The spectrum spans from safe pop bands like Death Cab for Cutie and Rilo Kiley to demonstrably scary reclusive geniuses like Jeff Mangum of Neutral Milk Hotel, but weirdness most often trumps more normal pop modes. Tilly & the Wall play upbeat girl rock and feature a tap-dancing percussionist. The Books make records like assemblage pioneer Joseph Cornell makes art, creating detailed literary sound collages. Brother-and-sister duos are oddly huge (i.e. The Fiery Furnaces and The Magic Numbers), and truly avant-garde bands like Animal Collective, The Unicorns, and Grizzly Bear seem to owe debts to The Beach Boys’ Brian Wilson, but also love fuzzy song structures and epic multi-instrumental builds. A new attraction to ’70s metal music seems to be brewing in bands like Black Mountain. And the separation between indie and just smart pop is fine: Broken Social Scene is in the flock, but Bloc Party falls just slightly outside. Superficially similar, the distinction is nonetheless clear.
It also has a look: bedhead, or maybe early British-invasion band hairdos, tees, and dorky perma-prest pants prevail as the uniform, though the musical modes are strangely varied. Its movie star avatars are Zooey Deschanel and Jason Schwartzman.
What’s maybe best about indie rock is its bargain-basement passions: An “expensive” ticket goes for $20. Even here in town, a show like the recent A.C. Newman appearance at SOhO was $12. Pittsburgh’s Black Moth Super Rainbow charged producers $300 to play I.V. Theater just two years ago. Thus, a turnout of more than 50 kids can be considered a successful show. Beach House played at Muddy Waters, pushing the place to its structural limits with around a hundred kids. Though SOhO’s Zamir said it was a nerve-wracking risk to book some of these bands-she dreamed of bringing Animal Collective-she also admitted that all the bands came close to selling out the 300-capacity venue. I saw Arcade Fire at L.A.’s Troubadour for $15 four years ago, practically standing in the band’s lap, with Beck staring open-mouthed next to me. It was the kind of transcendent experience live rock promises but can’t deliver reliably when the players are millionaires performing in arenas.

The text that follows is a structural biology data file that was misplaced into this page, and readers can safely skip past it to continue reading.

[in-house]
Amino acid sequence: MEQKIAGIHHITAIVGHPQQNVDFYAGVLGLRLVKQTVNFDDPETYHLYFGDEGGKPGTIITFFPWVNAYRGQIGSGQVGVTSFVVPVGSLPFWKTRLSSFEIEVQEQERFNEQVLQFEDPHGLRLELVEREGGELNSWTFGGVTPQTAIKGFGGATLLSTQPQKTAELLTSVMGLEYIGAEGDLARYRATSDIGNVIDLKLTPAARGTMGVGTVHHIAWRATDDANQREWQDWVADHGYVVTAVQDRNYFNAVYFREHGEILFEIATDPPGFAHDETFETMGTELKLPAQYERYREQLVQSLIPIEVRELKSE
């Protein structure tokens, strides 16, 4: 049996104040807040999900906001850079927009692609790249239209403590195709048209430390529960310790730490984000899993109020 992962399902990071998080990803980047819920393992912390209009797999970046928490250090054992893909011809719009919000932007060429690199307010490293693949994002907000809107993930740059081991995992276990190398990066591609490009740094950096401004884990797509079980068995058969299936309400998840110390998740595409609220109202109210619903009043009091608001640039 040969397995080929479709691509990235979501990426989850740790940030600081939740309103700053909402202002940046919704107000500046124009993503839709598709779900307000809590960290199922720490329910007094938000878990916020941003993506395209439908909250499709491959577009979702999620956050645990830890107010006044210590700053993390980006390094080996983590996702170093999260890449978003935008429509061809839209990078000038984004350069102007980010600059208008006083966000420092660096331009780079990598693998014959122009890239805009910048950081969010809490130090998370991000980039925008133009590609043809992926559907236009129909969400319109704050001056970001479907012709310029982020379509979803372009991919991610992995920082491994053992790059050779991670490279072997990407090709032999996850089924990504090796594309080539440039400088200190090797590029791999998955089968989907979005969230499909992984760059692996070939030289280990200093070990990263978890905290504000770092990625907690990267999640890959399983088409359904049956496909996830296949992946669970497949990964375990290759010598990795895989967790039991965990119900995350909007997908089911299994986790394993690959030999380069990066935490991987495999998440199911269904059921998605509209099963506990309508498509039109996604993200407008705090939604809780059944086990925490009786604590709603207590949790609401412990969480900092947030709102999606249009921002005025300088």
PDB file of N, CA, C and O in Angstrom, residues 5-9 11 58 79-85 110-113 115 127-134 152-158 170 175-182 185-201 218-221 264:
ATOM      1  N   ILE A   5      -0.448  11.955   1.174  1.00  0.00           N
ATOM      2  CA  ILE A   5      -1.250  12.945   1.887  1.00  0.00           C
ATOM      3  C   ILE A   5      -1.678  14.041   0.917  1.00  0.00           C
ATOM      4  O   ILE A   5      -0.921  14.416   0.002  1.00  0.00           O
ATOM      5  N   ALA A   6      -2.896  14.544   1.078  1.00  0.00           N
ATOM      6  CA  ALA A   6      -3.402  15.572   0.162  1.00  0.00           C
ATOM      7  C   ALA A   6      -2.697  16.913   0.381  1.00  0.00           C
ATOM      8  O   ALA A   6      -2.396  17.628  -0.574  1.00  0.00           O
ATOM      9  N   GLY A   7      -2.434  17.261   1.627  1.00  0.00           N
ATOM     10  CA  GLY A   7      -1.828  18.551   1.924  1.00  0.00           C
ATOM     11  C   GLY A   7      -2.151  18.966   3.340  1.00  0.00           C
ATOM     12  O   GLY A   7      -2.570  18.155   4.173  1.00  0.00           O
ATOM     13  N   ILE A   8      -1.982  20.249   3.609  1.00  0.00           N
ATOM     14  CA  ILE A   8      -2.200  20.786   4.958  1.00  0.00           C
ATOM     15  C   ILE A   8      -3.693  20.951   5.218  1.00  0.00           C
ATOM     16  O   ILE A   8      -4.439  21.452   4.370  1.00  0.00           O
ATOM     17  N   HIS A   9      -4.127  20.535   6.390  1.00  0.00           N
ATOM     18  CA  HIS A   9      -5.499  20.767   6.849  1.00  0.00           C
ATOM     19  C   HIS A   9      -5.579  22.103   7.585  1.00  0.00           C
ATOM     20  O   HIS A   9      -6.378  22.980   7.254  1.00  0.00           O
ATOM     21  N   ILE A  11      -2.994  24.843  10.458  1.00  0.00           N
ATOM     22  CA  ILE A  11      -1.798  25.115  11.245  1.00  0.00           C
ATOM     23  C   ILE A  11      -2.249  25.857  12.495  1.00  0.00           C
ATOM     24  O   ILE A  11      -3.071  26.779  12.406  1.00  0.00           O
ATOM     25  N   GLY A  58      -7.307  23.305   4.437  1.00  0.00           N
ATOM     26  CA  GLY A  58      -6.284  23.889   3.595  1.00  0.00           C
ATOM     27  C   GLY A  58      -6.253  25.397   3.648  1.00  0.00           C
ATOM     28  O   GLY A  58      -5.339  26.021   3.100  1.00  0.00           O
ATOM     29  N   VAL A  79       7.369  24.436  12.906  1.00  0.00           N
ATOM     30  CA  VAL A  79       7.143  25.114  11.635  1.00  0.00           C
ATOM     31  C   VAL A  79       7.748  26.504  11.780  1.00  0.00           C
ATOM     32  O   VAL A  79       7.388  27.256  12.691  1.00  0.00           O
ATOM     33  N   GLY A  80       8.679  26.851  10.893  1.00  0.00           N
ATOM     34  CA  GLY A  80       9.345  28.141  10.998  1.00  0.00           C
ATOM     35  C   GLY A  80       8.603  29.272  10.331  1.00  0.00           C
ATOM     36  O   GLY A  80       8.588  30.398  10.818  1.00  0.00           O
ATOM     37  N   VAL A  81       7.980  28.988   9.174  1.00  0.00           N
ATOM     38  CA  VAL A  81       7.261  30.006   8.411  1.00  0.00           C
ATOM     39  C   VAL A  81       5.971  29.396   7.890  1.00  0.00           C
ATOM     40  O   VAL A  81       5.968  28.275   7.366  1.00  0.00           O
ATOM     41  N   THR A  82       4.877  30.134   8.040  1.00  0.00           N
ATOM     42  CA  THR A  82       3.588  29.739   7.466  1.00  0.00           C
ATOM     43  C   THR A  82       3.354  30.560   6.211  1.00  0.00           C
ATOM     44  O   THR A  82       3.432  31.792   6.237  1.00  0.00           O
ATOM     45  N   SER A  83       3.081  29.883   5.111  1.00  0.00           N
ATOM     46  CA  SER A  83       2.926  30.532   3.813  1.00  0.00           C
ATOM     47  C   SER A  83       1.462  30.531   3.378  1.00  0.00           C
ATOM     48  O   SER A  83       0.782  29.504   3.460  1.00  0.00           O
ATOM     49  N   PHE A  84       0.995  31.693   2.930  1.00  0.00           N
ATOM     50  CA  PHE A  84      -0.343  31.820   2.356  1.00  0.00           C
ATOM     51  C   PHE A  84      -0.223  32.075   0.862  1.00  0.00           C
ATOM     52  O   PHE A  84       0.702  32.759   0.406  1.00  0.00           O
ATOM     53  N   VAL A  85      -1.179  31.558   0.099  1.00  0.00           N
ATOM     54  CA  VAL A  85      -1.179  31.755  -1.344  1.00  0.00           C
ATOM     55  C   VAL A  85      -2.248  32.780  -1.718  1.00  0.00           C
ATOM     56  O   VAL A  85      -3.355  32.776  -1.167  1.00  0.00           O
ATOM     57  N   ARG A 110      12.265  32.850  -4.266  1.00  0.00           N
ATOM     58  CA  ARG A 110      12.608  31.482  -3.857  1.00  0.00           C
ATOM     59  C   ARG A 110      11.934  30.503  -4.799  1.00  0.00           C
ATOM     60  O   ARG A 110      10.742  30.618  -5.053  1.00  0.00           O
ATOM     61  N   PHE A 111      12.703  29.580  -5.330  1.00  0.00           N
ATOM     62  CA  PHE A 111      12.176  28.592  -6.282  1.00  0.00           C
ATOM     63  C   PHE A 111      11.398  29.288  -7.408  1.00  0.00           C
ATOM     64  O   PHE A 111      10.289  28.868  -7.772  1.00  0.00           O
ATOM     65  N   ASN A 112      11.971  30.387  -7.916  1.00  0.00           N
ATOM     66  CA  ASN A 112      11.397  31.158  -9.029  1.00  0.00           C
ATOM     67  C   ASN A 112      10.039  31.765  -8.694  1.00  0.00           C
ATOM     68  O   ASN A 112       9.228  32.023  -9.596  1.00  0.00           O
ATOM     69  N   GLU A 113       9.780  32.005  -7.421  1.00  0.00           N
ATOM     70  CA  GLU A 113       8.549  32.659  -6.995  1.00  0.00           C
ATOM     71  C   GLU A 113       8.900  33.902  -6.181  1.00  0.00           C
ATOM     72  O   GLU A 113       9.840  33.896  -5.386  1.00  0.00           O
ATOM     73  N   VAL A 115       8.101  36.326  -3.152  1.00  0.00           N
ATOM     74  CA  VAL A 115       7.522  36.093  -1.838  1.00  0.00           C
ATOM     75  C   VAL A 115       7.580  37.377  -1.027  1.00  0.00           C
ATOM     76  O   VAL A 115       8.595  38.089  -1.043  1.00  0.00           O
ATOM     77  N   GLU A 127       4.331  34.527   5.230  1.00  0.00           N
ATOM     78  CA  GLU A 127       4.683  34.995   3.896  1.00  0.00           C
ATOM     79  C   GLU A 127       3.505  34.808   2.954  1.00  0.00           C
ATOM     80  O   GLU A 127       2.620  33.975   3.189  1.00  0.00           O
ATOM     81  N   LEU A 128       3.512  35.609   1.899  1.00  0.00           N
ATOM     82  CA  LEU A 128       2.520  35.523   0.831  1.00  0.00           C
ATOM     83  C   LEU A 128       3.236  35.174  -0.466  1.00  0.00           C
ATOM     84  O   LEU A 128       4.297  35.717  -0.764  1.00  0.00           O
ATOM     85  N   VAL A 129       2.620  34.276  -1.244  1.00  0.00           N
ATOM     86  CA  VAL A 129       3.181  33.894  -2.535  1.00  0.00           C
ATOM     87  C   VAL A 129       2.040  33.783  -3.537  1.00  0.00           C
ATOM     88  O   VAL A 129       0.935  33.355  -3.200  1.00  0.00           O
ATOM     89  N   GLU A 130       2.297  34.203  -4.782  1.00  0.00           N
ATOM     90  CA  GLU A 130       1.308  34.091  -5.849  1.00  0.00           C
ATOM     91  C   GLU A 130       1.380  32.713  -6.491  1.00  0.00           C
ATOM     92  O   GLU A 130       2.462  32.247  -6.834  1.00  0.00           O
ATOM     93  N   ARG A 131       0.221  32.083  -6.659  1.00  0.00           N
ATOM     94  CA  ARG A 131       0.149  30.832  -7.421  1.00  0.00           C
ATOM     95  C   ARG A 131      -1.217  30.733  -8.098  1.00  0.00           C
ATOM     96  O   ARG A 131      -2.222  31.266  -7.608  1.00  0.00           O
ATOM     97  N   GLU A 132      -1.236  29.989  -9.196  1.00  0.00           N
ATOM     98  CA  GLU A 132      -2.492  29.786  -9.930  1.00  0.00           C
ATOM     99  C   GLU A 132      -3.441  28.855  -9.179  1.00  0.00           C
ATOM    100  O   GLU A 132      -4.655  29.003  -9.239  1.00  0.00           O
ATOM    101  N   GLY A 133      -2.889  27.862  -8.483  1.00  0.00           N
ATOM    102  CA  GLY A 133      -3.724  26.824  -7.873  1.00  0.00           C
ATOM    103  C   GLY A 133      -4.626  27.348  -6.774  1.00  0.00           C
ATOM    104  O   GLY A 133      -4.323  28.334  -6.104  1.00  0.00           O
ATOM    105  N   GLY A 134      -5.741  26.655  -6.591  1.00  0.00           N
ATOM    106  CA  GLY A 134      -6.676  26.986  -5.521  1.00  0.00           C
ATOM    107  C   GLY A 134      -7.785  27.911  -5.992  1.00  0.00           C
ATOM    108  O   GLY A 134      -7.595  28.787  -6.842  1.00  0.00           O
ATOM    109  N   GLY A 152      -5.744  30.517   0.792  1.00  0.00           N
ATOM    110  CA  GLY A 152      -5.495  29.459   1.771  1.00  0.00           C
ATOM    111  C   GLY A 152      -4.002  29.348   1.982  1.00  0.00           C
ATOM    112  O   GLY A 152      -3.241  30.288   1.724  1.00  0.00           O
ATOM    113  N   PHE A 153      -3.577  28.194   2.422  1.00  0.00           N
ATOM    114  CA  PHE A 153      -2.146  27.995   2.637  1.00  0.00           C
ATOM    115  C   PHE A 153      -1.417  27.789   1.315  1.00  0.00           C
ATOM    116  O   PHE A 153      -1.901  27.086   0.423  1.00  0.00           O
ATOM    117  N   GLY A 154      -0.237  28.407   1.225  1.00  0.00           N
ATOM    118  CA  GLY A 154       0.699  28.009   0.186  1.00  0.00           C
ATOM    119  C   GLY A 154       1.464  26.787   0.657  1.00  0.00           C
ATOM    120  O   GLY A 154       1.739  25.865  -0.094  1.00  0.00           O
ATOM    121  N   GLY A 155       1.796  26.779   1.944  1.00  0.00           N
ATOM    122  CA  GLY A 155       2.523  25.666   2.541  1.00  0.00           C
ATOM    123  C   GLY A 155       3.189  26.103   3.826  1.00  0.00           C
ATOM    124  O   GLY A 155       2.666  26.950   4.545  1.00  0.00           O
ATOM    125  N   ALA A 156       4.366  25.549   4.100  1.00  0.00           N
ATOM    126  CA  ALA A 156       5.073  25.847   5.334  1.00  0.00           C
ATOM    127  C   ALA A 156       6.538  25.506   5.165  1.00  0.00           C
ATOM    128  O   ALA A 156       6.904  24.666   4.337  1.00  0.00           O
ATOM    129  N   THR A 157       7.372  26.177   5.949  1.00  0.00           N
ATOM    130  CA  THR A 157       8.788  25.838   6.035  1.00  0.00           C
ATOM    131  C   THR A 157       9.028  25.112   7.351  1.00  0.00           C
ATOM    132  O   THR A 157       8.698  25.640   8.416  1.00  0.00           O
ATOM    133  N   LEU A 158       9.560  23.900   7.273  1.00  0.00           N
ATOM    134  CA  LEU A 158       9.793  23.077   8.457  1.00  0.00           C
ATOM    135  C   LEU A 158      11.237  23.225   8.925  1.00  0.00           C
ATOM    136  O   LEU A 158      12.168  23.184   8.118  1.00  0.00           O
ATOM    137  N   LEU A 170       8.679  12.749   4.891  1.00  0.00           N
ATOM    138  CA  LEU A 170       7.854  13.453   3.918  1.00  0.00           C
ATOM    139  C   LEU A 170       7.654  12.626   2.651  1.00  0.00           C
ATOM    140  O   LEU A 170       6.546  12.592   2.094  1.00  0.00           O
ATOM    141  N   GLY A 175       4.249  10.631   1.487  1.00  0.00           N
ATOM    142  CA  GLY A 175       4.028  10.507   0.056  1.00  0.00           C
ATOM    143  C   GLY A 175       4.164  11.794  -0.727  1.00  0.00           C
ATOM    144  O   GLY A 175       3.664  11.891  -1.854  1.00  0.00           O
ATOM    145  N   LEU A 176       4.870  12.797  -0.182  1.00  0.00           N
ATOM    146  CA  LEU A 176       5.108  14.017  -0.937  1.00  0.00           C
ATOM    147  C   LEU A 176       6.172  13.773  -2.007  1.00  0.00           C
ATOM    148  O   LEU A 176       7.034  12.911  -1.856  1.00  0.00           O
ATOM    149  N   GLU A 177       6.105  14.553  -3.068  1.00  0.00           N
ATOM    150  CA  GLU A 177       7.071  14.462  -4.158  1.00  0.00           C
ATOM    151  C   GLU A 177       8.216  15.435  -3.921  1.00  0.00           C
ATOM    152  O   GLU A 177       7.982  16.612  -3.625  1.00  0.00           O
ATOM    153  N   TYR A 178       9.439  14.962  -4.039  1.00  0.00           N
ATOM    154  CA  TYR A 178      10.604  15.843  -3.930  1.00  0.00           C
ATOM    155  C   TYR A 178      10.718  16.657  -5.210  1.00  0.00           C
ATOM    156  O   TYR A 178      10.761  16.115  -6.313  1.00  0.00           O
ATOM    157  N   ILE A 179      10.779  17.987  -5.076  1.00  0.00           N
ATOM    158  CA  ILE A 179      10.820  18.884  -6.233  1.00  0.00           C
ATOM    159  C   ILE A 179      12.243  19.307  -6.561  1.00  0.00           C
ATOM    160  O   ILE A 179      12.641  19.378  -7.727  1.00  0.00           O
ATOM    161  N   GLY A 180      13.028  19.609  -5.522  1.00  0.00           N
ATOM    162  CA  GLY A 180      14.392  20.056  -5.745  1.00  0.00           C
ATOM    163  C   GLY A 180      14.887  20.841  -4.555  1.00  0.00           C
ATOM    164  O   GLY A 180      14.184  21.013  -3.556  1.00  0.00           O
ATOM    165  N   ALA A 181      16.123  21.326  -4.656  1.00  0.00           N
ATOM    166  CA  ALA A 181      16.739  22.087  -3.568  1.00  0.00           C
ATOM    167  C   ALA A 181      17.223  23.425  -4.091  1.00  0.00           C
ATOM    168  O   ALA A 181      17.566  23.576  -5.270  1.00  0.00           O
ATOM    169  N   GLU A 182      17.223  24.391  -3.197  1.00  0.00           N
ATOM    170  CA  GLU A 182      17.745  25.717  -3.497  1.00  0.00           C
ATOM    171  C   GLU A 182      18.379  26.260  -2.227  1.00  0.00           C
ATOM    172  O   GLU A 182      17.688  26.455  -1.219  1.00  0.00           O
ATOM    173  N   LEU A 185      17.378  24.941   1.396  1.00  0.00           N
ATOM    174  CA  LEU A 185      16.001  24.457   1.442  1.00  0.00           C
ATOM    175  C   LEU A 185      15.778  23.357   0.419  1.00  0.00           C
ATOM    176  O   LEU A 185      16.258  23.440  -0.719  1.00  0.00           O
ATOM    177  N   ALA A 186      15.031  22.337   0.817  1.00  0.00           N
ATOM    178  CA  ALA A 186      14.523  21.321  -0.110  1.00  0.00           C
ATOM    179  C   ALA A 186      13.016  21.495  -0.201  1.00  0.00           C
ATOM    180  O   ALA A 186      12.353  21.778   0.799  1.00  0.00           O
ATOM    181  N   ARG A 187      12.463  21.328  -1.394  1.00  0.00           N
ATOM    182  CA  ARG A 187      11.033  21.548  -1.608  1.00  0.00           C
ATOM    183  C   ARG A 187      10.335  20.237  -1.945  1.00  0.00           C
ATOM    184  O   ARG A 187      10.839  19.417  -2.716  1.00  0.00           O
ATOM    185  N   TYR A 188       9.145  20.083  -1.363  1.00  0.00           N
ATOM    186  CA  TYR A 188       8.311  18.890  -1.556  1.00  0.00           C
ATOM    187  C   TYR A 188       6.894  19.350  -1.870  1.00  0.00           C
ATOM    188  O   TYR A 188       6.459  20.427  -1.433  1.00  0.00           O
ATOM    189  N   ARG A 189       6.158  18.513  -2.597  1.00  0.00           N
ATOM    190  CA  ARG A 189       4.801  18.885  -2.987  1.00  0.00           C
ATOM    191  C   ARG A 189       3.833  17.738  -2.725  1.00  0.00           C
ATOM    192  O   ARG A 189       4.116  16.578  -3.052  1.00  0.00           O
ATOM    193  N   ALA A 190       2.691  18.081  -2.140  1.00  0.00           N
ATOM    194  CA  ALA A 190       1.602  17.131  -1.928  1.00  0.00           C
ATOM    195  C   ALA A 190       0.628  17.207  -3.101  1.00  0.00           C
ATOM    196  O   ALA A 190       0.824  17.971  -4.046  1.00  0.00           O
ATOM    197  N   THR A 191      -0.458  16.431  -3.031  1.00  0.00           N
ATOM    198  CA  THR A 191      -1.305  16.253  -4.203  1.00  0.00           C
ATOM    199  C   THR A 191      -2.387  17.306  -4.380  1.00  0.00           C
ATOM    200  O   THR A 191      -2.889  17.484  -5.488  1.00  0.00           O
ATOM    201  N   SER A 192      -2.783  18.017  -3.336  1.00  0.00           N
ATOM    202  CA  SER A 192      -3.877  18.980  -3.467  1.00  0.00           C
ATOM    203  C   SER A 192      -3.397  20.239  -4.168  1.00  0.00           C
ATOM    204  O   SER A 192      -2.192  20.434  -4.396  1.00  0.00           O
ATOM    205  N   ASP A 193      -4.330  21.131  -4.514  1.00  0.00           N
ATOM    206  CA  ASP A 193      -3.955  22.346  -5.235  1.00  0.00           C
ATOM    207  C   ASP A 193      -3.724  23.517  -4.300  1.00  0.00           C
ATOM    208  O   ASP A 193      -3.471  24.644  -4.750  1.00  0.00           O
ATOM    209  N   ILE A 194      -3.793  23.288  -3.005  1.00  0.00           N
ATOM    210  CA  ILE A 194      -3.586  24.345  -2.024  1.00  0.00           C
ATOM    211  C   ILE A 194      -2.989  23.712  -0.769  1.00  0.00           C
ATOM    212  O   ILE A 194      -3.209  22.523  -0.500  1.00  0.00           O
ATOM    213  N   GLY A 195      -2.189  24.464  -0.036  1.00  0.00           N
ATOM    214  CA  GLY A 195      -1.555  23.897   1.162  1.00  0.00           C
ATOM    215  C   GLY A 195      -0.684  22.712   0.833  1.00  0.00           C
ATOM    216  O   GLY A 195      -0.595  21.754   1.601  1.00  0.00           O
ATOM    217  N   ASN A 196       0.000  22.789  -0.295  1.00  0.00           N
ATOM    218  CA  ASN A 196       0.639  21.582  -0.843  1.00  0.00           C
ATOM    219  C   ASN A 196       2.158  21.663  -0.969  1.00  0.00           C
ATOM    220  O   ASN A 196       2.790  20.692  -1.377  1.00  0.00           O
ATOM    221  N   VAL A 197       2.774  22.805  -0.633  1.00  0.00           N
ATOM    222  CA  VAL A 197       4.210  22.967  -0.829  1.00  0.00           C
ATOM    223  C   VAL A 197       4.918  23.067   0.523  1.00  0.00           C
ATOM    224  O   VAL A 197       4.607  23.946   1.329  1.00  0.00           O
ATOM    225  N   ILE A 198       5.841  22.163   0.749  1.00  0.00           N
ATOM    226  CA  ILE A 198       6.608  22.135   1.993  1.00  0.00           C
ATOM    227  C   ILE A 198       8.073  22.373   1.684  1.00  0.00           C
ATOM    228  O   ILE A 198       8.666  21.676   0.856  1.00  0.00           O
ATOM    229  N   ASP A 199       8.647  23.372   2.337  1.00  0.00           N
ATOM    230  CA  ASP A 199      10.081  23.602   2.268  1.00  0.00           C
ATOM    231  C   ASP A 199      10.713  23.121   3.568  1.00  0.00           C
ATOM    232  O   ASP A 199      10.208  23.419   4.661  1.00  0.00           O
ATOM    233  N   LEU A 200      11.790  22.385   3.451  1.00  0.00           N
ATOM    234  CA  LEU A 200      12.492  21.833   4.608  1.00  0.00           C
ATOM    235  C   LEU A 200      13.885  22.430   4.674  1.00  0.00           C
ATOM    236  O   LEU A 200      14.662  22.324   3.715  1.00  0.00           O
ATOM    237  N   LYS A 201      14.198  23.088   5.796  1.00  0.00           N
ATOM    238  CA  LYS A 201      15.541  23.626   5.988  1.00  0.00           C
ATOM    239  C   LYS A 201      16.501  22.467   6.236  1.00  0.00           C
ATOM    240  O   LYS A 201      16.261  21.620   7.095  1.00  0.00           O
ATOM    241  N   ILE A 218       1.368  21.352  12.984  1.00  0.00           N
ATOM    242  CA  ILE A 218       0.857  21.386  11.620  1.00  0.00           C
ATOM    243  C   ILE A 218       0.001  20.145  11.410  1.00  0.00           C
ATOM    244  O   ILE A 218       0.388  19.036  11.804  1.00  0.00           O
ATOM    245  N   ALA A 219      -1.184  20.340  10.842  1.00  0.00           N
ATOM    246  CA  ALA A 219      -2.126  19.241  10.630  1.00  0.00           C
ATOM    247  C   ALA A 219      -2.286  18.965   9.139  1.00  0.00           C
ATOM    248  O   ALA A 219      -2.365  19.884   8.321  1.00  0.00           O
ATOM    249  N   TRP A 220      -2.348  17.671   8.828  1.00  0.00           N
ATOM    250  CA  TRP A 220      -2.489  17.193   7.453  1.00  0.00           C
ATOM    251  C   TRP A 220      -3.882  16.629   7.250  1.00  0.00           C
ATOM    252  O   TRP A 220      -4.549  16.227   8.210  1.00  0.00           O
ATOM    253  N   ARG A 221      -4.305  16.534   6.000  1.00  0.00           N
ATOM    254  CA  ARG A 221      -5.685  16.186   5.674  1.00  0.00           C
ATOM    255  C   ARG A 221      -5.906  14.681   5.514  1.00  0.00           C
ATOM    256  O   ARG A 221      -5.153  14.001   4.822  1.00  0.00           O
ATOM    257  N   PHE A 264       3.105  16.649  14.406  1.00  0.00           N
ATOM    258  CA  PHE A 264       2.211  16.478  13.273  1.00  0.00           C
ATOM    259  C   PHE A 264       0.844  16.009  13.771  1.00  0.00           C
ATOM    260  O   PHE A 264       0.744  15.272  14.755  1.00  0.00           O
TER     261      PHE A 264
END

Yesterday, Today, and Tomorrow
Much of my pleasure came from the surprising connection this new music had to the stuff I loved when I was a kid. Most of my friends are stuck in the 1960s, their formative years, but who can blame them? The long feedback howling in songs like “Omaha” by Moby Grape were screams against our parents’ bland lives; they gave us hope that music could reorder the world. When that music died, many of my generation failed to find the same spirit even in the simplistic delights of punk rebellion. All I can say is my musical tastes are much like my working habits, which might charitably be considered ADHD.
Mere days after my Arthurfest experience, on vacation outside South Portland, Maine, my son put a CD into our rented car’s player and said, “You should hear this, Dad.” The disc featured a guitarist who played folky meandering lines somewhere between The Doors’ Robby Krieger and Ravi Shankar; fascinating, familiar, yet inventive and occasionally disrupted by industrial noise. It was new music from a band called Six Organs of Admittance (really a person named Ben Chasny) who played the Arthurfest in a feedback-fury band called Comets on Fire.